Surgery of brain aneurysm in a BrainSuite® theater: A review of 105 cases

Giancarlo D'Andrea, Alessandro Frati, Andrea Pietrantonio, Pietro Familiari, Antonino Raco, Luigi Ferrante

Research output: Contribution to journalArticlepeer-review


Introduction The BrainSuite® is a highly integrated operating theater designed mainly for brain tumor surgery. The issues concerning its routine use in vascular neurosurgery have not been discussed in literature to date. We report our experience of surgical treatment of cerebral aneurysms in the BrainSuite®, with a view to evaluating safety, feasibility, advantages, disadvantages, and contraindications. Material and methods Retrospectively, we reviewed all the patients affected by ruptured and unruptured aneurysms that underwent craniotomy with clipping between January 2007 and May 2013 and a subsequent minimum 12-month follow up. Intraoperative DWI, MRA, and volumetric MRI were always performed in order to evaluate vessel patency and early ischemic lesions. The usefulness of navigation was also evaluated in terms of loss/gain of time and its effectiveness as a surgical aid to both the localization of small distal aneurysms and the preoperative planning of the clipping strategies to adopt. Results A total of 105 patients were included in this report. Of these, 39 and 66 were affected, respectively, by ruptured and unruptured aneurysms. The mean age was 56.1 and the male-to-female ratio was 1:2.9. The aneurysms affected, with progressively descending incidence, the MCA, ACoA, ICA bifurcation, PComA, A2, A1-A2, and C6 segment of the ICA in 40 (38.1%), 23 (22%), 15 (14.3%), 7 (6.6%), 7 (6.6%), 7 (6.6%), and 6 (5.8%) cases, respectively. The aneurysms were clipped and completely excluded from blood circulation in all cases and no difficulty was encountered in positioning and fixing the patients' heads, despite the particular head holder of the BrainSuite®. MRI created no interference or problems in cases of carotid exposure at the neck, while harvesting of the lower-limb saphenous vein was not feasible due to the vicinity of the operating field to the magnet. Intraoperative angiography was never performed since an angiogram is not compatible with the BrainSuite. Intraoperative DWI, MRA, and volumetric MRI proved to be effective tools for post-clipping evaluation of the patency of the parent vessels and their collateral branches as well as of aneurismal occlusion. This was also checked doubly by availing also of intraoperative micro Doppler ultrasonography. Intraoperative DWI also permitted us to evaluate the presence of initial ischemic lesions as possible consequences of both direct arterial occlusion and early vasospasm related to surgical manipulation. Intraoperative navigation of brain aneurysm with 3D-model reconstructions may be of some use to younger surgeons when planning the clipping strategies and localizing the aneurysm particularly in cases, respectively, of large-complex aneurysms where the sac involves collateral branches and small aneurisms affecting both distal ACA and MCA aneurysms. The outcomes for patients, evaluated according to the GOS (Glasgow outcome score), associated significantly with the preoperative HH (Hunt and Hess) scale grading. Patients with high HH scores (IV and V) in particular showed the highest incidence of unfavorable outcome (GOS = 1 or 2) Conclusions The BrainSuite® theater is completely suited to brain aneurysm surgery but only in cases where a combined endovascular approach may be required. It provides some advantages and few limitations compared to a normally-equipped neurosurgical operating theater; our experience shows that the technological advances of this complex operating room are useful though not essential in aneurysm surgery.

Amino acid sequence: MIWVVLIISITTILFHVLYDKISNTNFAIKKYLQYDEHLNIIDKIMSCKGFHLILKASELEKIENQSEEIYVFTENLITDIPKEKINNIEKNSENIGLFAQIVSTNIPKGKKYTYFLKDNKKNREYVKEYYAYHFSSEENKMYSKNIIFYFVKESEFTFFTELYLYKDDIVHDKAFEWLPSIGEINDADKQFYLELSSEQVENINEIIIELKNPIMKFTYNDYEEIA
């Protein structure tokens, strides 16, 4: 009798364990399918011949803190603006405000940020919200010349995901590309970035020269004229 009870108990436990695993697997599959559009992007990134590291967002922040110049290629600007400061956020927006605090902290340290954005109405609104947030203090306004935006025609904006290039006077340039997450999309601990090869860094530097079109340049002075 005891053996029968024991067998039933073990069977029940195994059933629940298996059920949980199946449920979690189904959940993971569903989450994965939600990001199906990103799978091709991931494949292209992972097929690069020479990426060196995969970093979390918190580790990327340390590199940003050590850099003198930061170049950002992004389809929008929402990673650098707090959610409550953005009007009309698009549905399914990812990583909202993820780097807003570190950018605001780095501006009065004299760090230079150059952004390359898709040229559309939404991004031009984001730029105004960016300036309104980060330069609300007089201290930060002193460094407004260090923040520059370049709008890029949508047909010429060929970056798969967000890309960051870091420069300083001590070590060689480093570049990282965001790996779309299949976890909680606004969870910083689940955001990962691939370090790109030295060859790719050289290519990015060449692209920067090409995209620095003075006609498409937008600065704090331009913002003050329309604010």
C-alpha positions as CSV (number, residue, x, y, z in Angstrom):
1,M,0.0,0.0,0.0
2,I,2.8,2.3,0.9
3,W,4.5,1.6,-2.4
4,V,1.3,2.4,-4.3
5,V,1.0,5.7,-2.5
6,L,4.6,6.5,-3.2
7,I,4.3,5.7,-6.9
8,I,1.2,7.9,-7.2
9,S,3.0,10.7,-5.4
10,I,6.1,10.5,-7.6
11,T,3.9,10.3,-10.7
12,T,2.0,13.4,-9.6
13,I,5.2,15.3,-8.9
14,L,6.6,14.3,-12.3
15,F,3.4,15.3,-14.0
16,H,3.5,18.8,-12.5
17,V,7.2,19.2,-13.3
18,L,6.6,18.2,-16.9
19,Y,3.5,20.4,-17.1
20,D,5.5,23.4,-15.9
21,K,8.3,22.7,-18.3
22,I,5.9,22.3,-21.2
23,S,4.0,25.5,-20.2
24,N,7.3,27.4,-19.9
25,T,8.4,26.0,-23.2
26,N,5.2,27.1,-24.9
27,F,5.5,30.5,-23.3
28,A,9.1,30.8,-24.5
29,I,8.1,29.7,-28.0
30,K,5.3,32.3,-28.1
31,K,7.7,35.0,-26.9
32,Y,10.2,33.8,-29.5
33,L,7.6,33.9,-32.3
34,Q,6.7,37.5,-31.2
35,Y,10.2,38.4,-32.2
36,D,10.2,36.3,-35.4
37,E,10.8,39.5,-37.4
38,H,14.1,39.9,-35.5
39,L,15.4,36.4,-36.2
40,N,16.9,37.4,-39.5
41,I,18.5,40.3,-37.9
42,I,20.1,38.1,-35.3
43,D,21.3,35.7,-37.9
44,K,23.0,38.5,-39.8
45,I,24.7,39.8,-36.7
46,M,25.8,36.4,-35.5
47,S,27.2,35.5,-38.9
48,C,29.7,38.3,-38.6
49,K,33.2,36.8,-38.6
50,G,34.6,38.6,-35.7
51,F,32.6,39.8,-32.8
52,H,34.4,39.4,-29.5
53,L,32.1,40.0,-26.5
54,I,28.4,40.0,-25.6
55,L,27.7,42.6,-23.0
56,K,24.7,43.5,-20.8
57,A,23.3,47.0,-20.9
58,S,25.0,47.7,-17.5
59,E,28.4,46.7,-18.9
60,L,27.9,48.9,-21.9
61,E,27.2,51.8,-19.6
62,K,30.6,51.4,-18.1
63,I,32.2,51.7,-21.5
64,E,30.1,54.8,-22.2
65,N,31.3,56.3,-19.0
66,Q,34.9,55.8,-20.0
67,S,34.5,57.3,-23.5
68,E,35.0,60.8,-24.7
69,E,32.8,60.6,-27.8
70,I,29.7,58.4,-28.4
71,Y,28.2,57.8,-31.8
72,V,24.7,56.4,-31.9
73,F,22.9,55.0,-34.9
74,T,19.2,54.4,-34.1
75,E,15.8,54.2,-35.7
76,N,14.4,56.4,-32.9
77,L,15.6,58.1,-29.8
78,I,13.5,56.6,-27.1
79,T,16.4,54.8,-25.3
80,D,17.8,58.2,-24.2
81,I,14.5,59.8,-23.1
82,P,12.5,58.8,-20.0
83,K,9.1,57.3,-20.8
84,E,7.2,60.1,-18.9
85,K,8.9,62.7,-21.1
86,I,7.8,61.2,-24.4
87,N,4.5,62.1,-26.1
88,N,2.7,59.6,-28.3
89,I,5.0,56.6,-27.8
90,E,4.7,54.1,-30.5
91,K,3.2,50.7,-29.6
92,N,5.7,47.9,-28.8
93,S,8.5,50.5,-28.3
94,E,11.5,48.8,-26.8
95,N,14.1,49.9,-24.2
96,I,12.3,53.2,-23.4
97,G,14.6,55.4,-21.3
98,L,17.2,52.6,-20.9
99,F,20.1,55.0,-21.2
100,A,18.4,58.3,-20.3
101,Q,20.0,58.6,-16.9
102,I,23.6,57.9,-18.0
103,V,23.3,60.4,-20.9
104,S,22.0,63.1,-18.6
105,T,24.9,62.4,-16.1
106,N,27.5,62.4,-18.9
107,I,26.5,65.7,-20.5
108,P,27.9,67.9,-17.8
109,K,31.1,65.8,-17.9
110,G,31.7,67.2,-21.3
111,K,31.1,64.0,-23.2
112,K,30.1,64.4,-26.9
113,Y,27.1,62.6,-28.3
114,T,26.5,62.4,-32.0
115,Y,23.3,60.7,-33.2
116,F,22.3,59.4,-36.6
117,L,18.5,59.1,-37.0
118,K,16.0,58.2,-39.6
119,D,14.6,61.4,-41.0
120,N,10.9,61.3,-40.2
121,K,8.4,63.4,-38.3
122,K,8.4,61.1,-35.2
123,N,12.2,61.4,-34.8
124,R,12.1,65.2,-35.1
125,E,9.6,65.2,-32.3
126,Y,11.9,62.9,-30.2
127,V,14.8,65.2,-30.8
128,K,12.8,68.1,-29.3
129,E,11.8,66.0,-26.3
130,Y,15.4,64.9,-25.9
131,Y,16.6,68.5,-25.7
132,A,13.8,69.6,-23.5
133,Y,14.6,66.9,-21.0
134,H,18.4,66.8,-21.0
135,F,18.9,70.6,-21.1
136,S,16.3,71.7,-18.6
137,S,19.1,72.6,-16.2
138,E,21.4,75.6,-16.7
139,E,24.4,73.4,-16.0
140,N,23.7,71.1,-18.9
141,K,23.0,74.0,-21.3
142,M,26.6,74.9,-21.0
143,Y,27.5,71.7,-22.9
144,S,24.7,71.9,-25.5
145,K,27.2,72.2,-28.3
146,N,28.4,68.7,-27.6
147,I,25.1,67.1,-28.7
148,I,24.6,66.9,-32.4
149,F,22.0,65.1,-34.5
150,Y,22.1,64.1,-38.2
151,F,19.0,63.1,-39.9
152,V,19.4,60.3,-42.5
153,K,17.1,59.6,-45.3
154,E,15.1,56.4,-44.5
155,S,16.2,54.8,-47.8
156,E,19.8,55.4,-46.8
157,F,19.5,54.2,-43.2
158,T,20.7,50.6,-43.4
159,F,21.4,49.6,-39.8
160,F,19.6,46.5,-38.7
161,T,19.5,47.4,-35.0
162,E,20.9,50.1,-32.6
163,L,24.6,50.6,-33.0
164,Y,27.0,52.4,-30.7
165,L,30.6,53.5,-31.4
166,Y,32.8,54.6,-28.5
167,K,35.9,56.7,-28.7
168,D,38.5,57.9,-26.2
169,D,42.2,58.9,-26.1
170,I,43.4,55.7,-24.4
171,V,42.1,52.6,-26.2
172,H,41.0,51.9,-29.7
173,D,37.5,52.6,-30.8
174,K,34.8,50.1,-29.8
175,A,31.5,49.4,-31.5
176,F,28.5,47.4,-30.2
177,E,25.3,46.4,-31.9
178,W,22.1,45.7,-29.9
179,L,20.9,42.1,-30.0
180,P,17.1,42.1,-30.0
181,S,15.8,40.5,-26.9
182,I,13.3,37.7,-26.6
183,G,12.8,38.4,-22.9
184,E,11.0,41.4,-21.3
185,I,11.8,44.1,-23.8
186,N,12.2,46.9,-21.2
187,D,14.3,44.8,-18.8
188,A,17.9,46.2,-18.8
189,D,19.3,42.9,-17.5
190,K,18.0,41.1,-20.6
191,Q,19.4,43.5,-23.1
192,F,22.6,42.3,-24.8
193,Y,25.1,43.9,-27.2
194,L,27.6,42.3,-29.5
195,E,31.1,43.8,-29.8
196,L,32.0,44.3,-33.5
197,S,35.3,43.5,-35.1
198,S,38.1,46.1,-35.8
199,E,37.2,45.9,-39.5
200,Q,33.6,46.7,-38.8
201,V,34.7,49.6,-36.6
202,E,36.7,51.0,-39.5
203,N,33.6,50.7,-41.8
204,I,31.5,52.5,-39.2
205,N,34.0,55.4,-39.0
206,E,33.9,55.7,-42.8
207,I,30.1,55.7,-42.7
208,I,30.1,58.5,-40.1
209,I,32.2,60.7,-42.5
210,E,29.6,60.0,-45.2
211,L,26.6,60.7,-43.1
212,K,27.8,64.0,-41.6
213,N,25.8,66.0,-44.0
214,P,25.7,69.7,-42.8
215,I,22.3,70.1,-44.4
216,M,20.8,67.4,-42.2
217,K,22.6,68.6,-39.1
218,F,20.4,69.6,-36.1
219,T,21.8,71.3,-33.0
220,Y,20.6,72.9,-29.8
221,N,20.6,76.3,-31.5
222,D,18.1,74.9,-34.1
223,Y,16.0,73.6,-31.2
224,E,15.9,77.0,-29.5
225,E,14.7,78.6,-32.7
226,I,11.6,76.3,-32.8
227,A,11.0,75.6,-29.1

Original languageEnglish
Pages (from-to)34-39
Number of pages6
JournalClinical Neurology and Neurosurgery
Publication statusPublished - 2015


  • BrainSuite
  • Intracranial aneurysm
  • Intraoperative MRI
  • Magnetic field
  • Neuronavigation

ASJC Scopus subject areas

  • Clinical Neurology
  • Surgery
  • Medicine(all)


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